Marc Johannsen has featured three videos on his bio page which contain the following text.
How did the “best interest” factors change in 2015?
The bill just passed by the legislature and signed by the governor this week did fundamentally rewrite the “best interest” factors. Many of the ideas of the old factors have been reworded in a more easy to understand and usable fashion, but they’ve introduced a number of innovations or modifications to those factors, and I’d like to talk about those.The first is whether there are any special needs of the child, both medical, emotional, or physical that would dictate a particular custodial arrangement and which parents would be in a better position to provide for those needs.Another would be the benefit to the child in maximizing the amount of time that child would spend with both parents, and then also comparing that to whether there would be a detriment to the child with not maximizing the amount of parenting time that would be spent with each parent, and that’s a very large change from prior law.
The third would be the willingness of, and the ability of, each parent to cooperate in the rearing of the child and to maximize sharing information and minimize exposure of the child to negative things that may go on between the parents. And then also to be willing to and also utilize alternative dispute resolution methods to ensure that the child’s needs are being met.
But a very large innovation is that directive language that’s being given to the court, which said that the court shall consider that it is in the best interests of the child to promote the child’s healthy growth and development through safe, stable, nurturing relationships between a child and both parents. So, this is a very new statement in the law that has never been there heretofore. And as a result, I think the court will have much more direction in terms of trying to ensure that children spend significant amounts of time with both parents that are loving and stable homes.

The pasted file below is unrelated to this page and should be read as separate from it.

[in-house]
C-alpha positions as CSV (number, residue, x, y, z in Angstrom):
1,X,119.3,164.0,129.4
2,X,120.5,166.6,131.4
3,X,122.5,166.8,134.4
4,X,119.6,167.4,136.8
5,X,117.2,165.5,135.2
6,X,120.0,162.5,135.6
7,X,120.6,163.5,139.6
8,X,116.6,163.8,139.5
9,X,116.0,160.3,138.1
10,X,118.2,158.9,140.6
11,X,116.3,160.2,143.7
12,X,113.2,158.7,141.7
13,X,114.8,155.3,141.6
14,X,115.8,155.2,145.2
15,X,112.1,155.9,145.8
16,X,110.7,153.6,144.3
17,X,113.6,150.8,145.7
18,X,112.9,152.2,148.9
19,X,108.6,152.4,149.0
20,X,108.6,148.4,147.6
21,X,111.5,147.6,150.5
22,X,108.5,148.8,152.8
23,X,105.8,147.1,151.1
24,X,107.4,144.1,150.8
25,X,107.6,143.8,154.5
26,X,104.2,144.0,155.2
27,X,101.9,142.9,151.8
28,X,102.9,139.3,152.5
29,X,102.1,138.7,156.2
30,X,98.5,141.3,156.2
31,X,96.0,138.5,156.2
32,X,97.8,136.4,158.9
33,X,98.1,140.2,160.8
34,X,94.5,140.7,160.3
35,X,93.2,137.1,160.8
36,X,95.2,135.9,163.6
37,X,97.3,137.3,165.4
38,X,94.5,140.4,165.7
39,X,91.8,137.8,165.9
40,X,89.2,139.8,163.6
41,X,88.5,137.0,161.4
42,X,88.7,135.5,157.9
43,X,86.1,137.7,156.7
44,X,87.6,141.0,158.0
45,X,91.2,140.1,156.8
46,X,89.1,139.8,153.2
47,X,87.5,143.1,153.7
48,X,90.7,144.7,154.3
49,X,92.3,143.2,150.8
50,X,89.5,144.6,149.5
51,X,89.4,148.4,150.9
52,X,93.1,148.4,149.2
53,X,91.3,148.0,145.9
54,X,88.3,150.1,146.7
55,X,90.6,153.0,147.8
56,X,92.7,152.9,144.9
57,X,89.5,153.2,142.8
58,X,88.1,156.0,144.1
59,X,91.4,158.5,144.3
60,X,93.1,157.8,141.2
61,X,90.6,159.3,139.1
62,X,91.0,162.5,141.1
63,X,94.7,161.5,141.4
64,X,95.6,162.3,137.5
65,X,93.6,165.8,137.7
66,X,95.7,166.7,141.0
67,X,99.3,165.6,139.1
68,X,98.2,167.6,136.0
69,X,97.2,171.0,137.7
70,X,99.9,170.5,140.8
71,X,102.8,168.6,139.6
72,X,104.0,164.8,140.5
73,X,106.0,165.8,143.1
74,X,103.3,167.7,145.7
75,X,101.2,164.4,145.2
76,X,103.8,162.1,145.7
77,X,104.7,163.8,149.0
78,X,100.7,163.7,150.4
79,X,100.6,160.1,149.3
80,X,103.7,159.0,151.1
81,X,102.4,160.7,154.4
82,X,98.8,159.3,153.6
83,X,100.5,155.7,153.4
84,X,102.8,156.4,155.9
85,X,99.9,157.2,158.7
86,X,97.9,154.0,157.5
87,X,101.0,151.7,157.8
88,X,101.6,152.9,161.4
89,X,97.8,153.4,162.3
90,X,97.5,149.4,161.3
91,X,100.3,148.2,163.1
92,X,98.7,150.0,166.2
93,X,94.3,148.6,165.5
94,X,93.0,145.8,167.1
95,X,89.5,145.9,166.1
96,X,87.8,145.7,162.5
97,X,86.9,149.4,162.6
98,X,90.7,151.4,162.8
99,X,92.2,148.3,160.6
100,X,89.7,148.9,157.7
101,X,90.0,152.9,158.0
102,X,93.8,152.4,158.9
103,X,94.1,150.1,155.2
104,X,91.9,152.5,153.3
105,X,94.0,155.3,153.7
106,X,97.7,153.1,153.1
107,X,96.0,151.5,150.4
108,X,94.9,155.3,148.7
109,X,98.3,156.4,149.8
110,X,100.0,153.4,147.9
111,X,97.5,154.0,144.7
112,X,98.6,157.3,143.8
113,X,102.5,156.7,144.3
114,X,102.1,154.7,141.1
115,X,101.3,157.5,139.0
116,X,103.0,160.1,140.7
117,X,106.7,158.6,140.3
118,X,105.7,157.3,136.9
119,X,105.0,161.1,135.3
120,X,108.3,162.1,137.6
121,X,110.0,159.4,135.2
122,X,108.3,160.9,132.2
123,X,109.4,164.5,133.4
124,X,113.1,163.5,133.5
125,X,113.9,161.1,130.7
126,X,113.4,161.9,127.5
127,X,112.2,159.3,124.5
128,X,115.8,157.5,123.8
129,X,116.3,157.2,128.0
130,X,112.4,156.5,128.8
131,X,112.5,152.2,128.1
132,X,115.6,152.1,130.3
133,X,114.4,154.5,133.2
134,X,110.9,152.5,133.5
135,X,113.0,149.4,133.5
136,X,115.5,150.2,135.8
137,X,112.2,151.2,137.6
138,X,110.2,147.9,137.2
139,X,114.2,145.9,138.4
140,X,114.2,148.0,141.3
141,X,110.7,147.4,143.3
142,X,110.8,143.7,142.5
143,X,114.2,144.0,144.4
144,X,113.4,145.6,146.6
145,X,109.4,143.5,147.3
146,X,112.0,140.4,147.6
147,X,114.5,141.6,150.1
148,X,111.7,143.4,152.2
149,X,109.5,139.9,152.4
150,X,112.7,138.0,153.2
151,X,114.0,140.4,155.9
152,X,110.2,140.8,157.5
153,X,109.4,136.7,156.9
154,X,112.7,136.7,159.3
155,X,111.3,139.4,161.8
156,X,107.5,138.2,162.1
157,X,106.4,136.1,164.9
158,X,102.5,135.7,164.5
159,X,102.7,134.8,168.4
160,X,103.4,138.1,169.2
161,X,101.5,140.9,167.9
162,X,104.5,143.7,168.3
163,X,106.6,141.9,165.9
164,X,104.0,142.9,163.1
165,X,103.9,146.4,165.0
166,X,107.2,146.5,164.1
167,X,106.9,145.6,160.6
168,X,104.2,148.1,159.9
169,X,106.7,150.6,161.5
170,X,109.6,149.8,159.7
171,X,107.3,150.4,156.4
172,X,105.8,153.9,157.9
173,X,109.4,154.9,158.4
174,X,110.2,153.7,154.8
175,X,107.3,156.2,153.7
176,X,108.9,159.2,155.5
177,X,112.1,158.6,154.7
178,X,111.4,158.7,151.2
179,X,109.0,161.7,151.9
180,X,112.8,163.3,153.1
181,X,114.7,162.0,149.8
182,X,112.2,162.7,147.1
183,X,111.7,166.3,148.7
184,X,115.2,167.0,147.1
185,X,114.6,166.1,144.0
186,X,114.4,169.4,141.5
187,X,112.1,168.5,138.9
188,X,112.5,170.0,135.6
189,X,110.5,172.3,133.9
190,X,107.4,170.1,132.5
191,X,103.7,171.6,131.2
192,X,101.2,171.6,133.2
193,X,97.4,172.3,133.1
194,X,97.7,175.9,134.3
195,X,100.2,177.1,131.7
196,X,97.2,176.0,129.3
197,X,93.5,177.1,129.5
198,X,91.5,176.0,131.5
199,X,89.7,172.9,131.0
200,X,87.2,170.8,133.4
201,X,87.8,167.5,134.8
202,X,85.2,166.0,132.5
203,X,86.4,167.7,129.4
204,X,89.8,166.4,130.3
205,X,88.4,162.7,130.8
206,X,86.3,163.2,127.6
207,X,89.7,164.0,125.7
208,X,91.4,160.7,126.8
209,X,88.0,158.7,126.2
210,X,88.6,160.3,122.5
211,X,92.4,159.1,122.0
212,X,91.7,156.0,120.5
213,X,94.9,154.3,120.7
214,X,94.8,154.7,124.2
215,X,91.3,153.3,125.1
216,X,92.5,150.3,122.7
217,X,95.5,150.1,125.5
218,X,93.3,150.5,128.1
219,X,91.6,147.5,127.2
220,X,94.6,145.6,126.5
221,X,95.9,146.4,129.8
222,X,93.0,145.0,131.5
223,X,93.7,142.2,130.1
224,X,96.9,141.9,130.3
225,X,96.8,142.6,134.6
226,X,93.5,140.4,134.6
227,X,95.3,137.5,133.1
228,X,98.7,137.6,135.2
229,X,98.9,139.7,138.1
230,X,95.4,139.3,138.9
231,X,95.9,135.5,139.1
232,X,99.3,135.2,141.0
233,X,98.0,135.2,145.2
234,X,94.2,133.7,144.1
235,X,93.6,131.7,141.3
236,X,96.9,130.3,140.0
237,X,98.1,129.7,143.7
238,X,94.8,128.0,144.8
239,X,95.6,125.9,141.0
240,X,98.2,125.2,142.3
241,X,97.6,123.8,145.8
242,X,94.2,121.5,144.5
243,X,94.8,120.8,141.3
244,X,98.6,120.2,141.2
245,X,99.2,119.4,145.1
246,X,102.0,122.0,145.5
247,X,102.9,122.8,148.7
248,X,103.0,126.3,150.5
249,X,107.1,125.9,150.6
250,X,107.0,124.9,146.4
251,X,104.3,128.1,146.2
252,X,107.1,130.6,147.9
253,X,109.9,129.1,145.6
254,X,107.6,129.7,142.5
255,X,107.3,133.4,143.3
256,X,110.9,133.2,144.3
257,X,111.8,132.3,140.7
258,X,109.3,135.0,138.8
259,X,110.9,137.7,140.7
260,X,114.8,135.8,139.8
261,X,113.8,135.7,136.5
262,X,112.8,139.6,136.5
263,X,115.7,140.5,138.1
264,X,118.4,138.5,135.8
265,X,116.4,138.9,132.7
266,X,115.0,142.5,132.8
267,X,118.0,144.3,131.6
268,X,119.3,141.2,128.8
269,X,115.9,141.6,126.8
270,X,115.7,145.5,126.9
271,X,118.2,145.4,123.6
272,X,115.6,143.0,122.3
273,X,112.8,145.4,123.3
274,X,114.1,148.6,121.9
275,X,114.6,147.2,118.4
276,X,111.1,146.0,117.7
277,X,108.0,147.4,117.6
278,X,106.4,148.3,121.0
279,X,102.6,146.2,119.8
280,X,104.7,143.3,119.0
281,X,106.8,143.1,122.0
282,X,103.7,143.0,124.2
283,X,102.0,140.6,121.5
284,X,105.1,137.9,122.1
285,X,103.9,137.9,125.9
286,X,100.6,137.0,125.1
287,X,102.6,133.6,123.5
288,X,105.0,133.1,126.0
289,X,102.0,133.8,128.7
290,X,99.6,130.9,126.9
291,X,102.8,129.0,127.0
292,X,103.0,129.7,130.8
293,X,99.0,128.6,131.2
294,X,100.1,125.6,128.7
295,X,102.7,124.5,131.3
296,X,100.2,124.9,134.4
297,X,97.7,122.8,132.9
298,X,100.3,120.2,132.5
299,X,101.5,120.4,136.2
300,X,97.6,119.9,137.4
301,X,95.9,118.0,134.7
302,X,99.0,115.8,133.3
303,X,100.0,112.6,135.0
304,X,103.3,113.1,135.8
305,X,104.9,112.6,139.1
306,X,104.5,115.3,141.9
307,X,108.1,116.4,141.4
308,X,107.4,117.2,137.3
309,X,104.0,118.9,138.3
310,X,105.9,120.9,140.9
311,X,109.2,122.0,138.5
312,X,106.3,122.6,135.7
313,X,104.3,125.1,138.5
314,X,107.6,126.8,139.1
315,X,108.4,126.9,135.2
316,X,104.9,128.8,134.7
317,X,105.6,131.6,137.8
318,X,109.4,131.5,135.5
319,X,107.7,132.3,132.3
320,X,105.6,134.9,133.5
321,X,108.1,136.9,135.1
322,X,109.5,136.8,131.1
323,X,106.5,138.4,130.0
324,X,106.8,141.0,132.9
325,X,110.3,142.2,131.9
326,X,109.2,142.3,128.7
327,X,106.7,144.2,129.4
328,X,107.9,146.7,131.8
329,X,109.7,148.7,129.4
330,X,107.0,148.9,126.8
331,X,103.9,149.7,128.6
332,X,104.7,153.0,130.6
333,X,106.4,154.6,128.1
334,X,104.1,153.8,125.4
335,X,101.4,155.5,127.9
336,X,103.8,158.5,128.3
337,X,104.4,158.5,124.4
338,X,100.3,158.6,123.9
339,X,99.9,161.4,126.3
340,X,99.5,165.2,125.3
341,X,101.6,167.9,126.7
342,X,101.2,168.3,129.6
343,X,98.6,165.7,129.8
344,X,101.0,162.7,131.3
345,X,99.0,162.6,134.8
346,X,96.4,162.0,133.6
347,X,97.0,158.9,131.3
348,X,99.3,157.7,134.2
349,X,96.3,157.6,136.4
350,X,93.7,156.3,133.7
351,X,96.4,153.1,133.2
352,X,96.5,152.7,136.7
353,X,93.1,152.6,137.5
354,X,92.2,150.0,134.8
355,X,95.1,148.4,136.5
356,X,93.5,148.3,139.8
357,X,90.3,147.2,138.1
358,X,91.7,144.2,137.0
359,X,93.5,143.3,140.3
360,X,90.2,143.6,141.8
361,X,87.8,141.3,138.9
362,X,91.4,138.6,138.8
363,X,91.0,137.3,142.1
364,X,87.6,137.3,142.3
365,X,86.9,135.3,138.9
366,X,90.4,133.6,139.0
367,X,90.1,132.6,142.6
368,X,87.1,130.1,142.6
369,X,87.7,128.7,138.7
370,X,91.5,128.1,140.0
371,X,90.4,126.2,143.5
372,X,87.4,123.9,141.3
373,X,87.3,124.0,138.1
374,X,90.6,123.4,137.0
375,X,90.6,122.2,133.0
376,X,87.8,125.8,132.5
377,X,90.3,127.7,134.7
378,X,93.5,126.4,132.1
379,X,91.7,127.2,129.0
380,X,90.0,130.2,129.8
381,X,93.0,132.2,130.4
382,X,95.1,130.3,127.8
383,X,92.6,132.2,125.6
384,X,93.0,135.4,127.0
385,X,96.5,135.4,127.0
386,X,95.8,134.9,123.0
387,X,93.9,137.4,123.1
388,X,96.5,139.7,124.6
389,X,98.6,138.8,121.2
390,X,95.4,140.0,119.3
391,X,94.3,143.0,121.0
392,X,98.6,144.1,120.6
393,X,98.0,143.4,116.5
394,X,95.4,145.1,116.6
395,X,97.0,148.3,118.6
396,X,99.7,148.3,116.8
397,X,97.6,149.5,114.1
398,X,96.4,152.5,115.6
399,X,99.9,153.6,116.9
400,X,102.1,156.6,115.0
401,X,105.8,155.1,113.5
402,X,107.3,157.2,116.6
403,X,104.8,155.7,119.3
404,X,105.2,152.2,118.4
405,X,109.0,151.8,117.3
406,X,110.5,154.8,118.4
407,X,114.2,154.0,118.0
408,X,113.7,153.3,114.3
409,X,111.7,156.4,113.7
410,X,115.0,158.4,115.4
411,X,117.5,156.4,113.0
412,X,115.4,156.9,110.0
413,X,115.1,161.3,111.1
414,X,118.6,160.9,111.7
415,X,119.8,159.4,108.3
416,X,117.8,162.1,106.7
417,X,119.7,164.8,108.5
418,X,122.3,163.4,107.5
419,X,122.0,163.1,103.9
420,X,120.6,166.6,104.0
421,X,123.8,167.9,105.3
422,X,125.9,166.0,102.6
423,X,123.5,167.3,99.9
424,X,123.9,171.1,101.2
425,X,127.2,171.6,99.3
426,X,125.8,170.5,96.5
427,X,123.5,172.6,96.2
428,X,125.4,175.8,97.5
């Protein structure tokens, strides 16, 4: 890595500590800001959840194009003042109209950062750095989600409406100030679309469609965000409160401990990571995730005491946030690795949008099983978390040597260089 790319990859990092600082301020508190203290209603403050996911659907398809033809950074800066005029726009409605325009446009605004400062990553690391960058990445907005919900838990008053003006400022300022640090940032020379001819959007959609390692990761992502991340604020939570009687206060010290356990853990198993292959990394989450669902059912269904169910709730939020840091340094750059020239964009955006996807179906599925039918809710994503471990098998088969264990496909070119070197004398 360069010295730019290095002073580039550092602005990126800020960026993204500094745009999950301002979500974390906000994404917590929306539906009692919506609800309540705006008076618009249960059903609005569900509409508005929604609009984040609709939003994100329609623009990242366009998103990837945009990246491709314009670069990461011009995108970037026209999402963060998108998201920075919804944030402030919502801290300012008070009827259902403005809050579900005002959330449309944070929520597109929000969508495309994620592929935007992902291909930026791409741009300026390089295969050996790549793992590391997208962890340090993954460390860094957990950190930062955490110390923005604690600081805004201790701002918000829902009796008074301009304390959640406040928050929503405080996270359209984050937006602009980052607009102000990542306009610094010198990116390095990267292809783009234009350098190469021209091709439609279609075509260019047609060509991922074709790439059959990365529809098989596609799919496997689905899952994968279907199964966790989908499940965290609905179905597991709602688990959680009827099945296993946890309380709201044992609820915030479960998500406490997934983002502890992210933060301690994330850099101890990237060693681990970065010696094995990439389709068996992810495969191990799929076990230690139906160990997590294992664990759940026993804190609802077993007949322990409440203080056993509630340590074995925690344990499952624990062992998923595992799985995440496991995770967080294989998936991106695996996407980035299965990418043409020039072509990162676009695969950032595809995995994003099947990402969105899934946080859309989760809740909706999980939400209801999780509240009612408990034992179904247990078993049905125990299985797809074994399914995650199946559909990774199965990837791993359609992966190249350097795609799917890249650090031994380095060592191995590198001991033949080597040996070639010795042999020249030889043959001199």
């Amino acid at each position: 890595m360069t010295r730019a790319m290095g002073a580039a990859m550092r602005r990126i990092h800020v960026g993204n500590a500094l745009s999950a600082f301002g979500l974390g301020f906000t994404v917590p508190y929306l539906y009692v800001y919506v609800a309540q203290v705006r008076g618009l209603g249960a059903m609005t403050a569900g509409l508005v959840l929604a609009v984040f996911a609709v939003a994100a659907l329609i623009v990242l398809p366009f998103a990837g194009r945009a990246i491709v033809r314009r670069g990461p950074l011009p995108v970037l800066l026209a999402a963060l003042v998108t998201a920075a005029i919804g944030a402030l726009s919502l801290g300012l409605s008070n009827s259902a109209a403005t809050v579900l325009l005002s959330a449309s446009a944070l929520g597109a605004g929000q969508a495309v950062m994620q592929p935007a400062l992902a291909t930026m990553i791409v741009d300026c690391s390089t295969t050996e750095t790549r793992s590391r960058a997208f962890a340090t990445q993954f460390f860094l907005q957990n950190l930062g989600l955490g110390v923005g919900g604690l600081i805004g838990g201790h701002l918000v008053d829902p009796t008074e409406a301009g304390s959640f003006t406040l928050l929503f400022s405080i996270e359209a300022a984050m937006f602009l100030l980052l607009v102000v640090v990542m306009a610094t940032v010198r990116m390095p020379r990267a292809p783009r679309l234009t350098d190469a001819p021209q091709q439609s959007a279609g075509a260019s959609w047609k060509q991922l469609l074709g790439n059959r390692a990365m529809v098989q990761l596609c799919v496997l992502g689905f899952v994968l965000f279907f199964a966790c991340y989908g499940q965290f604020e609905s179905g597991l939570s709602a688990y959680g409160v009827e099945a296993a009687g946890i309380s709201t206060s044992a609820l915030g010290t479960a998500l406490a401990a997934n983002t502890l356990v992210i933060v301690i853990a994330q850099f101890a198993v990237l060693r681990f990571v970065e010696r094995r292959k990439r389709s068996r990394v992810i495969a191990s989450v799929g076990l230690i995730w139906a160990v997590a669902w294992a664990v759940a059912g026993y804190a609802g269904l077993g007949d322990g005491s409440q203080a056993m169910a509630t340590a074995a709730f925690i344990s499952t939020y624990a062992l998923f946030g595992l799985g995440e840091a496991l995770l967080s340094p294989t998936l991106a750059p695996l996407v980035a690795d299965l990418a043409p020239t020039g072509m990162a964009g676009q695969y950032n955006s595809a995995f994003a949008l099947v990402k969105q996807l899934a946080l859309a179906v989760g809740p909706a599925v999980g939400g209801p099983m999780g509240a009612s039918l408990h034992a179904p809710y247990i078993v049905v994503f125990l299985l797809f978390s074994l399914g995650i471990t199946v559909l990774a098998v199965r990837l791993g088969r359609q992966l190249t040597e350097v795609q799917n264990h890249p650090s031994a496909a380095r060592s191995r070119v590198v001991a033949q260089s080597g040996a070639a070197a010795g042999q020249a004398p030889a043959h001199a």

What jurisdictional considerations do I need to keep in mind if I am getting a divorce and live in Minnesota while my spouse lives in Wisconsin?
Well, first of all, because of the United States being 50 unique states, you cannot simply move from state to state for getting a divorce. You have to live in a state for a minimum amount of time. In the case of Minnesota and in Wisconsin you have to be a resident of the state for at least 180 days, or six months, before starting a divorce proceeding. Now, if you live in Minnesota and had been here for more than six months and your spouse lives in Wisconsin and had been there for more than six months, either one of you could start a divorce proceeding in each of those states. Typically, you would want to analyze which state would be more favorable for your position, if you have a choice, and start the divorce in that state.
What custody rights do grandparents have to see his or her grandchildren?
Minnesota does recognize a grandparent’s right to seek visitation rights. It’s not an unlimited amount of time like a custodial parent might get, but it may give them an opportunity to see a child perhaps a weekend a month or something like that. This is a complicated area and it’s governed by United State Supreme Court authority as well as Minnesota Supreme Court authority, but it does put significant influence in the hands of the custodial parent in making those initial determination. And then if that, then, is not satisfactory to the grandparents they then can come to the courts in our state and ask for grandparent visitation. And ultimately the issues is, how would the child having contact with the grandparent be in that child’s best interest, on the one hand, versus how will that negatively impact the child’s ability to be parented by their parent. So, for instance, in the case of estranged grandparents and child, perhaps the daughter doesn’t want the grandparents to see the child. That does occur in some circumstances. The grandparents can come and ask to have the court order that, but the court may find that the grandparents are interfering with, or negatively impacting the child’s relationship with, the custodial parent and may deny those rights or may impose other restrictions to ensure that that relationship is beneficial to the child and not detrimental to the custodial parent.